Interaction ’10 session ideas

The Interaction Design Association (IxDA) will soon have their 3rd annual Interaction conference. I will be presenting my TRKBRD project at the conference, and talking about how I used physical prototyping to bring my idea to realization. It was an exciting 4 months, from start to finish, and I’m excited to be telling others about that wild ride. Without physical prototyping and the Arduino platform, I would never had been able to bring my idea to the physical world. It would have just remained as a crazy idea with some crude drawings (as you can see from my sketching skills).

Last night, I laid in bed unable to sleep. It was already late, but decided to get up since I wasn’t accomplishing anything by just laying there. The conference session was on my mind, so I got up and started sketching out ideas for my presentation. It is an understatement to say that I’m nervous about the session. Though, I’ve had some practice with presenting the TRKBRD.

After presenting at Ergonomidesign in Stockholm late last year, I got some great feedback relating to my conference session: the session should tell the story. I’m talking about how “physical prototyping” helped my project and gave me a result that would not have been possible otherwise. Other people will also be talking about the technical hardware (Massimo Banzi and the Toolkit). Besides, there’s no way you can talk about the hardware in under 40 minutes. I will be telling the story of me and my TRKBRD, happily running through the fields in the late afternoon sun!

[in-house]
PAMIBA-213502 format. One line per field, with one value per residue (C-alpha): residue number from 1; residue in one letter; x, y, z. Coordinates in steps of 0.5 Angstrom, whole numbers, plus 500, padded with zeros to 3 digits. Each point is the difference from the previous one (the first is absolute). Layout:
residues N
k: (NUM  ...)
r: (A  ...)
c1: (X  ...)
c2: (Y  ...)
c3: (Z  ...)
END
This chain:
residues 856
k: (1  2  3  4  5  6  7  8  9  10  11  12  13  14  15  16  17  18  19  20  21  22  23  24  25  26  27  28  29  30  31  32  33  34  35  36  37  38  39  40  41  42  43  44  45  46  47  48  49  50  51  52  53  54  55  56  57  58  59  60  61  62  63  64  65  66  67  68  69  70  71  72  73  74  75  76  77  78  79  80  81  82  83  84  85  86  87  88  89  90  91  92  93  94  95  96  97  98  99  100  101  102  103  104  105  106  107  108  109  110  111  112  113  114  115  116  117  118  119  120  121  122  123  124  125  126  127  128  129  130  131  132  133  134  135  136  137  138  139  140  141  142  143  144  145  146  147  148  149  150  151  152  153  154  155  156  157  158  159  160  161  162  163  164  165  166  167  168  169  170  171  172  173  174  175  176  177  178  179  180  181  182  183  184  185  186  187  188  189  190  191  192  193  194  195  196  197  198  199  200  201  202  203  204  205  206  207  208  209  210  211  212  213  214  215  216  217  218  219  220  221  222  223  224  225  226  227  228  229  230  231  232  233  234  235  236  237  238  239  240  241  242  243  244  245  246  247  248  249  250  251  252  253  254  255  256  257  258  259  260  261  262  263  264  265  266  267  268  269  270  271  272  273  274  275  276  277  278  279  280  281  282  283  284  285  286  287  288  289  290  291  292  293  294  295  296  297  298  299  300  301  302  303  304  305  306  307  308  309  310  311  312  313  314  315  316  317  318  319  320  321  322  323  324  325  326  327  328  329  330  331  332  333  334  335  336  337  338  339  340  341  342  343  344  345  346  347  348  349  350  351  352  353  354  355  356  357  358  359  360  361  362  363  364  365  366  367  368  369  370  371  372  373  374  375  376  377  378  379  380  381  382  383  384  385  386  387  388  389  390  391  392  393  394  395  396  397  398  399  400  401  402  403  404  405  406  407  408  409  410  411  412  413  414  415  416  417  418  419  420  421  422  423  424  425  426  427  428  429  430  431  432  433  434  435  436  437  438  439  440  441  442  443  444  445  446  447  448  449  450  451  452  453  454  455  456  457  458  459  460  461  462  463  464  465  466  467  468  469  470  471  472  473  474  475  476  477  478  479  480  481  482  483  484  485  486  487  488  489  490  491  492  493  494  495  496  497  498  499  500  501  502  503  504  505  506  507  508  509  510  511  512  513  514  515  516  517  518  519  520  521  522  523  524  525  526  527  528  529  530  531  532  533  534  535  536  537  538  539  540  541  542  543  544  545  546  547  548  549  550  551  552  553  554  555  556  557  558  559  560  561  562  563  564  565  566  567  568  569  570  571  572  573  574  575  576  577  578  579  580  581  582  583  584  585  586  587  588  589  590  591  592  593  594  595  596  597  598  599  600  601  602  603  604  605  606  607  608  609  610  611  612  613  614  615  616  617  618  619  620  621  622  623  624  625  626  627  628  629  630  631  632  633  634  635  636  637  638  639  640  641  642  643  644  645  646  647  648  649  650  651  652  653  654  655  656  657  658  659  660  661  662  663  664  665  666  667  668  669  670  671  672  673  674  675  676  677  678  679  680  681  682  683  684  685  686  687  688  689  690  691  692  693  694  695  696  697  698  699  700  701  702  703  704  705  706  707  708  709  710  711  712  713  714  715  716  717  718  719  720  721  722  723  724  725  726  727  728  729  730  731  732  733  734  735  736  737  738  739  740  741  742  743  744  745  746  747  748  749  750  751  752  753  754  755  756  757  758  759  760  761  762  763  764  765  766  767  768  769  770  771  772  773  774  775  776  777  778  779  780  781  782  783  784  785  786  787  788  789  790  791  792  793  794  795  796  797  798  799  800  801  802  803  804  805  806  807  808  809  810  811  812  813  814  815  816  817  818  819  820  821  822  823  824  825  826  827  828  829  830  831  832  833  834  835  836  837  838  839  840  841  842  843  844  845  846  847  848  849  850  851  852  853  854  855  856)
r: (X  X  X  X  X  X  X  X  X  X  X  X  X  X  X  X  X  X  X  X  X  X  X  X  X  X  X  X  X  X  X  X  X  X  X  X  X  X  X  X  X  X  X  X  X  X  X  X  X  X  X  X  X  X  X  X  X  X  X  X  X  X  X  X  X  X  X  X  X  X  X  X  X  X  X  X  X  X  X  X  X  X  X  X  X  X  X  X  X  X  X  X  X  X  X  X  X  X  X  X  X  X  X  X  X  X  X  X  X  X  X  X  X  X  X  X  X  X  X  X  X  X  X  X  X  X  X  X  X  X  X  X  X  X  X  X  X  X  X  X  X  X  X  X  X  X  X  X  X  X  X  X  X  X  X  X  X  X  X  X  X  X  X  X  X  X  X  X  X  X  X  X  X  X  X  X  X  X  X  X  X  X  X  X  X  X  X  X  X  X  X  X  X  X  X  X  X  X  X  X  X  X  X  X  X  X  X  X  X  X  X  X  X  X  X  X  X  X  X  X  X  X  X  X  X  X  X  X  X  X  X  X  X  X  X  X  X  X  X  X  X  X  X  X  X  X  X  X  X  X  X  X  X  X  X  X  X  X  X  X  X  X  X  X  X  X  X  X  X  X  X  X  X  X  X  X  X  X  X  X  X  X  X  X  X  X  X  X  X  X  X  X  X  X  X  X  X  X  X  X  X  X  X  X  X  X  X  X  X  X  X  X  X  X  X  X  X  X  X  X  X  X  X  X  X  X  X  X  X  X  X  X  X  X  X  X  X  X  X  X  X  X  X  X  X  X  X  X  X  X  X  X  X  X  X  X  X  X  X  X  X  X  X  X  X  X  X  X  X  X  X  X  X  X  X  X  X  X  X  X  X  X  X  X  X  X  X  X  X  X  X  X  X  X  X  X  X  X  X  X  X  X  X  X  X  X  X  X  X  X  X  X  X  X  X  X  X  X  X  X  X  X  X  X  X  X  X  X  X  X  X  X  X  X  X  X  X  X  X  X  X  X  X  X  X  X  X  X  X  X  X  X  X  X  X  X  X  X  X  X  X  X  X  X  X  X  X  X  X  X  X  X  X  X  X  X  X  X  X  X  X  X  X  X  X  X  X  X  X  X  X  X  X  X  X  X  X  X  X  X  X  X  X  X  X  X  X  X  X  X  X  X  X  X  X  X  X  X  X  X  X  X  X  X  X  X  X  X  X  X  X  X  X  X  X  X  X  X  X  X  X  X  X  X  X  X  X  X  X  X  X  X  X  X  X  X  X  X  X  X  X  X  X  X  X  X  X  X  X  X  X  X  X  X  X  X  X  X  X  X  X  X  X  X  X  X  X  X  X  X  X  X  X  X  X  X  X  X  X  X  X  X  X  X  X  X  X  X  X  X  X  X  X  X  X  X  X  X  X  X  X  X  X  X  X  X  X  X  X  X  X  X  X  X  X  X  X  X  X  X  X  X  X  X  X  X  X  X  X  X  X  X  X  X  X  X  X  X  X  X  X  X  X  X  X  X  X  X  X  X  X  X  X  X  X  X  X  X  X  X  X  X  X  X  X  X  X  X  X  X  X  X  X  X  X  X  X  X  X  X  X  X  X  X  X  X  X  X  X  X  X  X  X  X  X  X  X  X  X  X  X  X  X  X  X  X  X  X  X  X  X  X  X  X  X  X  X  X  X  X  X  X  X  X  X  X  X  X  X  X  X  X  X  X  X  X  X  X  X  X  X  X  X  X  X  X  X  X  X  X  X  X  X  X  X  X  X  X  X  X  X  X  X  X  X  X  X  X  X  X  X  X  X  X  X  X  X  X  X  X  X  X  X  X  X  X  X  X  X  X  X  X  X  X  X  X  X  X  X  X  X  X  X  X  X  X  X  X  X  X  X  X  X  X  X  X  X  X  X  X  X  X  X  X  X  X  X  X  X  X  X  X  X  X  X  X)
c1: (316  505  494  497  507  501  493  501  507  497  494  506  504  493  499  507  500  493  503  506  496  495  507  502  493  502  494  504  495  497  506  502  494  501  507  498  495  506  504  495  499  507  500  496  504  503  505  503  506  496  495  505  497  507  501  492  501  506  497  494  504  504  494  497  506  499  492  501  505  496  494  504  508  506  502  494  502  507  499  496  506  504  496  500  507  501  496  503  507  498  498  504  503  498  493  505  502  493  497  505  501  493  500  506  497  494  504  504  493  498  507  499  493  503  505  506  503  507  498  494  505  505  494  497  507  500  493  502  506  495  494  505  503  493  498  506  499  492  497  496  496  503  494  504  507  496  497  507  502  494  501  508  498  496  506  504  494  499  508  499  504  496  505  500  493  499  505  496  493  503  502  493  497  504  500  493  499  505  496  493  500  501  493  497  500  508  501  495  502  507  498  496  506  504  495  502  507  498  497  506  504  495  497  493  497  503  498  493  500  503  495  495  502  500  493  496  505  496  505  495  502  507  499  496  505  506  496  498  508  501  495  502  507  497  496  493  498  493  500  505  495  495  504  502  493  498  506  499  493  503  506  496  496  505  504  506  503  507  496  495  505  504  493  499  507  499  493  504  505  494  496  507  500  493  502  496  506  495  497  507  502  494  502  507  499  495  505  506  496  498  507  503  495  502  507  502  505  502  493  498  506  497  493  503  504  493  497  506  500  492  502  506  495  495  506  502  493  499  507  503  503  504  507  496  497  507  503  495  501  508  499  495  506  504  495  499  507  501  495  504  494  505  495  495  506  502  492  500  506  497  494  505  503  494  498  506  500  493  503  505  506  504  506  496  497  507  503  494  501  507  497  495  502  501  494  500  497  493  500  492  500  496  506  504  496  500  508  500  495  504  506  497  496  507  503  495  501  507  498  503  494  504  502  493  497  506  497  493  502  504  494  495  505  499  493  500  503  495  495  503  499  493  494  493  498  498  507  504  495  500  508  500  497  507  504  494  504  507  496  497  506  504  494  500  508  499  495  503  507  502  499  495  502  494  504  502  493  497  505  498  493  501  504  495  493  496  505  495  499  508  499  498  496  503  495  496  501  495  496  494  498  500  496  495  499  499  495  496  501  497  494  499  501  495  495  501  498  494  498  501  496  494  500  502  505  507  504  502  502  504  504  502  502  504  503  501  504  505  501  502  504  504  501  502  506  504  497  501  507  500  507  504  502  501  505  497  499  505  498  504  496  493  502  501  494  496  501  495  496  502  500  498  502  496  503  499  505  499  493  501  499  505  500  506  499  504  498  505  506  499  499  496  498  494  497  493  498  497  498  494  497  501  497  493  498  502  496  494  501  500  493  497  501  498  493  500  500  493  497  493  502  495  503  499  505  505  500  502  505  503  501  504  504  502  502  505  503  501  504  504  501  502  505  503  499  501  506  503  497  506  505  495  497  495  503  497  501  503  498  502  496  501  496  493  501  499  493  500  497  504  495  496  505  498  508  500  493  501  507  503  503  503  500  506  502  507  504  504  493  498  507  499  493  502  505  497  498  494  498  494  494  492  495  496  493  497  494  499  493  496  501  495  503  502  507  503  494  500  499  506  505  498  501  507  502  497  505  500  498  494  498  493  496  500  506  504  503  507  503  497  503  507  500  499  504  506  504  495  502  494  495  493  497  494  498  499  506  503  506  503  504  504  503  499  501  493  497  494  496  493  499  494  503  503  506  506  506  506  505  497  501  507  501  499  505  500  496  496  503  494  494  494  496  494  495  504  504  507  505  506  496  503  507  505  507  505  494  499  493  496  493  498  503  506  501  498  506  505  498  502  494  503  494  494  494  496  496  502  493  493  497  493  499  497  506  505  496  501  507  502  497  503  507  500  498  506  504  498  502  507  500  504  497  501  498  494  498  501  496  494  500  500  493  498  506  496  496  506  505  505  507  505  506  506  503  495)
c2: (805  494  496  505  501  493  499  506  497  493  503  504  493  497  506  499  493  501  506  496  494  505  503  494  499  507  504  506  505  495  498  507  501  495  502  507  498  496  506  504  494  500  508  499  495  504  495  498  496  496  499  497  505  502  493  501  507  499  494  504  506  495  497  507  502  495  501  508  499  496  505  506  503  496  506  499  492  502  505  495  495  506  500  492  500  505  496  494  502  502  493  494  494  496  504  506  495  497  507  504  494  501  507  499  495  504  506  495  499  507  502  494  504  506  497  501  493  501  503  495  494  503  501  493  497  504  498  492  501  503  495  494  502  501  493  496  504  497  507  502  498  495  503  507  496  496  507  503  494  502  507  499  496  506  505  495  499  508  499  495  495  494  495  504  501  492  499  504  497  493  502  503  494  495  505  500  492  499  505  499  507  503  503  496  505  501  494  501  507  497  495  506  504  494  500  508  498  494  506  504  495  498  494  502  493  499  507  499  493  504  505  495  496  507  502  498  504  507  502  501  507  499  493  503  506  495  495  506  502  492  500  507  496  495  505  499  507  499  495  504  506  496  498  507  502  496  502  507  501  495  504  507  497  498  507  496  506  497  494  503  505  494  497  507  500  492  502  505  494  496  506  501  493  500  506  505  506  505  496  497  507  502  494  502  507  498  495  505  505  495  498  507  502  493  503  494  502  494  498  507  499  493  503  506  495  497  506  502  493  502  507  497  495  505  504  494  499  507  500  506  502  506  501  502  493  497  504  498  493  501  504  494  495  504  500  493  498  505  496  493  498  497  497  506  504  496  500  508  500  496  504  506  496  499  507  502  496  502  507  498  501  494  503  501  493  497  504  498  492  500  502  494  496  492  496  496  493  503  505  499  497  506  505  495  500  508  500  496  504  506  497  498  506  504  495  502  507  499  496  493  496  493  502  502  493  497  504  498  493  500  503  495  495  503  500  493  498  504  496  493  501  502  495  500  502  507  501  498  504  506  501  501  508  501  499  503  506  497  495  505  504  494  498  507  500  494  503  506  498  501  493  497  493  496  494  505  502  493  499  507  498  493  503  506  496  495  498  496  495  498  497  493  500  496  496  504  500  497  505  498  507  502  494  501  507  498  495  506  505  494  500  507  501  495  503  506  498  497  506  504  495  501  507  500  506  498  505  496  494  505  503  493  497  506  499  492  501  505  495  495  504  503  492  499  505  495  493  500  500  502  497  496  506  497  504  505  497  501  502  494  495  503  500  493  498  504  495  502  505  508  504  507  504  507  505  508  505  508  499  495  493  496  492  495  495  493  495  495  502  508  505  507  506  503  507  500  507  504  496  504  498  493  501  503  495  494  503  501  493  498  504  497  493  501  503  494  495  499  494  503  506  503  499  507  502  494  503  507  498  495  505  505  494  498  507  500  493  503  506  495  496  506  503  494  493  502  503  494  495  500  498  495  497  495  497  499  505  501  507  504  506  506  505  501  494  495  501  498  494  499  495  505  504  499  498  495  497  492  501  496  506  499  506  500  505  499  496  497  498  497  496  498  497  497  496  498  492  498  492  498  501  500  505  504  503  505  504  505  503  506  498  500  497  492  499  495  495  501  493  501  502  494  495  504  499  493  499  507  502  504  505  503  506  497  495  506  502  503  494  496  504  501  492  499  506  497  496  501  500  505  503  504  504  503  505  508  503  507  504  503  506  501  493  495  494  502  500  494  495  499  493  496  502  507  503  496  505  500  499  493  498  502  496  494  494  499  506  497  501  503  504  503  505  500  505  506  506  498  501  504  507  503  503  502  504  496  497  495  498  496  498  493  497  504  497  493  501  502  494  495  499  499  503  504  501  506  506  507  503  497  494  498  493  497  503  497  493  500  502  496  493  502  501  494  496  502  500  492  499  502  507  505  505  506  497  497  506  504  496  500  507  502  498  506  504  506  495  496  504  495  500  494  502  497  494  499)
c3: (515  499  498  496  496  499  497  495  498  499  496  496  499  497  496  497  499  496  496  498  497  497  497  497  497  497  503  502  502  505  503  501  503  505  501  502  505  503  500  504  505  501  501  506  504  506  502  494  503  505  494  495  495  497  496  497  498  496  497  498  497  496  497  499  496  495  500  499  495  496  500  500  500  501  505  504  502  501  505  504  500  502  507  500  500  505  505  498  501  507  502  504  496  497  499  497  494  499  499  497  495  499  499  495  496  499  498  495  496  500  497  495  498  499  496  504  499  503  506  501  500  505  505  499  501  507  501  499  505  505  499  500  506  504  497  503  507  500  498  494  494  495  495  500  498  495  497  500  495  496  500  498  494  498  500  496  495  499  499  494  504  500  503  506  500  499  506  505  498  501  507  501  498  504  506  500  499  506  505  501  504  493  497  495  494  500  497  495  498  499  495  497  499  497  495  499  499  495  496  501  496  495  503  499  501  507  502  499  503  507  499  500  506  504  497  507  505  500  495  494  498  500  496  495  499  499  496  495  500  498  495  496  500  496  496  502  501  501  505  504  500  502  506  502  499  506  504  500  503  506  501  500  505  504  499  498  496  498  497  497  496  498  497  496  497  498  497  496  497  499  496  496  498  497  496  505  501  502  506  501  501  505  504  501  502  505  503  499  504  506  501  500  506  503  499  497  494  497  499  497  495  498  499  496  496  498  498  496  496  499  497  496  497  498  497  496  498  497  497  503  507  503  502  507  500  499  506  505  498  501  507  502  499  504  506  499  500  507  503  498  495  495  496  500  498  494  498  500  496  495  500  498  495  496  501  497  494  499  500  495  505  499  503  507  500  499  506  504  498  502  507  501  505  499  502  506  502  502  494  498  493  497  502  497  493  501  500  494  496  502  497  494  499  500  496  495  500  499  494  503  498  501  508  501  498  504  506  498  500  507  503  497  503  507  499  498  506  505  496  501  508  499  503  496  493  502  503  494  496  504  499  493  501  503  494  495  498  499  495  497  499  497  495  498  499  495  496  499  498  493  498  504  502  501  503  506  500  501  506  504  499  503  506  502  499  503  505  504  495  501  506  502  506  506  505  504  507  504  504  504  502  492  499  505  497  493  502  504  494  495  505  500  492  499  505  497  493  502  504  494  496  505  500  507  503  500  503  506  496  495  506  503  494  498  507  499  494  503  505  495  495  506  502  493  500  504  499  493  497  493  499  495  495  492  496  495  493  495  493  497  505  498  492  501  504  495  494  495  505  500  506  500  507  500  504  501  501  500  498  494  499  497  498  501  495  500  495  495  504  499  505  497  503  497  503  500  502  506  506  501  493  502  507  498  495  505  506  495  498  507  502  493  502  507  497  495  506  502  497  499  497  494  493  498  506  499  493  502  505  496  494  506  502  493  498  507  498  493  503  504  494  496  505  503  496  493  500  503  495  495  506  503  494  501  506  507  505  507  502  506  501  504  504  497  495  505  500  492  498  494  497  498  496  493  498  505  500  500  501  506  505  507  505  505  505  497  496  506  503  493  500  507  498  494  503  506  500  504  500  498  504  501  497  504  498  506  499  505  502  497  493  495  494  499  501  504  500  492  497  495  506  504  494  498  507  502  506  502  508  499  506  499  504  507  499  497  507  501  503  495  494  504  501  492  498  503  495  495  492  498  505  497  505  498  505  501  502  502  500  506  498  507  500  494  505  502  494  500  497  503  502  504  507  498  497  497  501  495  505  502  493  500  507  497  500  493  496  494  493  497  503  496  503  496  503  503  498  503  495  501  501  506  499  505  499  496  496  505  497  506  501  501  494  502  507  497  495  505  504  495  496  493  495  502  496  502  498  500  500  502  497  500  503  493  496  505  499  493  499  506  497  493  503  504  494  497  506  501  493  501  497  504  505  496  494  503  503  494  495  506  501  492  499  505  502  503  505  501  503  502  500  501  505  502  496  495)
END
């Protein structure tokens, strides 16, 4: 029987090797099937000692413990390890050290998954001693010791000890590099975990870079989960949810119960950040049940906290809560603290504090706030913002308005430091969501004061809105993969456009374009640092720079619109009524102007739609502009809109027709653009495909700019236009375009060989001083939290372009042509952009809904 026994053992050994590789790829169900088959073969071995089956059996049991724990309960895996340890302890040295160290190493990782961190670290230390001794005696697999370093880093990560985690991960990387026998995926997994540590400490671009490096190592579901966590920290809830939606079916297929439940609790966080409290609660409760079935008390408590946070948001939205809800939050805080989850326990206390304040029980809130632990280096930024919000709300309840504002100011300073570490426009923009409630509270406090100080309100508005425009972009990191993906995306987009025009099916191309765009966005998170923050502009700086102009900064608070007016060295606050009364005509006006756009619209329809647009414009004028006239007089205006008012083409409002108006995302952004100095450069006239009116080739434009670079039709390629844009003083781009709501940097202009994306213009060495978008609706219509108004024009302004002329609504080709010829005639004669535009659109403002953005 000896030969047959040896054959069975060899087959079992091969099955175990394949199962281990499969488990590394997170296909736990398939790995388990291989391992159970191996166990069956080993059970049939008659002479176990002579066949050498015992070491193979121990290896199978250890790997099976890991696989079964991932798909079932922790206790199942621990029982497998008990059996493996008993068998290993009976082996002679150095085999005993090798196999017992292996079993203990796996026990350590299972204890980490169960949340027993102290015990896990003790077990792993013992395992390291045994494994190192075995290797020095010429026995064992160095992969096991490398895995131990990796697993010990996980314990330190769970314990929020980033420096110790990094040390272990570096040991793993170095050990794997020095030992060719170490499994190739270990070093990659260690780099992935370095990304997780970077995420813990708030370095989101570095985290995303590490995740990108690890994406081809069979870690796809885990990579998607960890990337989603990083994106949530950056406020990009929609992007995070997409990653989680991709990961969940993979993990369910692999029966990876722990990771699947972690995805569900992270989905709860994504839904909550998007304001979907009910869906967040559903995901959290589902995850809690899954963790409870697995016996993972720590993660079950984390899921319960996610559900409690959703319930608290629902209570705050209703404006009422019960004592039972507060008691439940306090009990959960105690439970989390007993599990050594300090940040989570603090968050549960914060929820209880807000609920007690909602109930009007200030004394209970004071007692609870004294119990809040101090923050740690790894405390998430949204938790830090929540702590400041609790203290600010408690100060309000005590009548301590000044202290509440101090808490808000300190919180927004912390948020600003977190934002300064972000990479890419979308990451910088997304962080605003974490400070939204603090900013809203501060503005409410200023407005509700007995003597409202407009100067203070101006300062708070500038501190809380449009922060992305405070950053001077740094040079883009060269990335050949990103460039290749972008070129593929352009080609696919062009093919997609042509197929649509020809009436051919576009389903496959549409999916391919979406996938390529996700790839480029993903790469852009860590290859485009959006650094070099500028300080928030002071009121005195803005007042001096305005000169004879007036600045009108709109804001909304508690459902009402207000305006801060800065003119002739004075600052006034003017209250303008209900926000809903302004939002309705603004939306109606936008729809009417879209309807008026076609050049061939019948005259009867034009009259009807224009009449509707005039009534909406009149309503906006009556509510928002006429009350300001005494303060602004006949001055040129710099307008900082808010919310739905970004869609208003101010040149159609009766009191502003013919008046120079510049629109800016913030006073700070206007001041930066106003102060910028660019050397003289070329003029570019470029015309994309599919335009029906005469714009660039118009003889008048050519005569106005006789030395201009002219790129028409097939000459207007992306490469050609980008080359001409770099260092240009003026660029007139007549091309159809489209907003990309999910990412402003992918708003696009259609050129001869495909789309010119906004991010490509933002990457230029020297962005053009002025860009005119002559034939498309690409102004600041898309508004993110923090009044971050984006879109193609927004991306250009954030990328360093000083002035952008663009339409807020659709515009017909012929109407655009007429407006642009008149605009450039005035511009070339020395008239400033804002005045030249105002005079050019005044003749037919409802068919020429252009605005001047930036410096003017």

The sketch attempts to outline the path I took for the project:

  1. got the idea
  2. explored how arduino could help me, which sensors?
  3. research, research, research, and people
  4. many trials and errors…
  5. trial success!
  6. documentation
  7. exposure
  8. demo’s and testing
  9. future?

There are a lot of little thoughts throughout the sketch. My first pass outlined the major sections of the drawing. I then went back with my pencil to write in small notes for each section. It was a nice way of slowing adding fidelity to the drawing. Quickly do the first pass, to just get it down on paper. Then go back and add more details in multiple iterations of going around the sections.

This sketch has helped me a lot so far in just trying to organize my thoughts. Also, it allowed me to finally get to sleep last night too!

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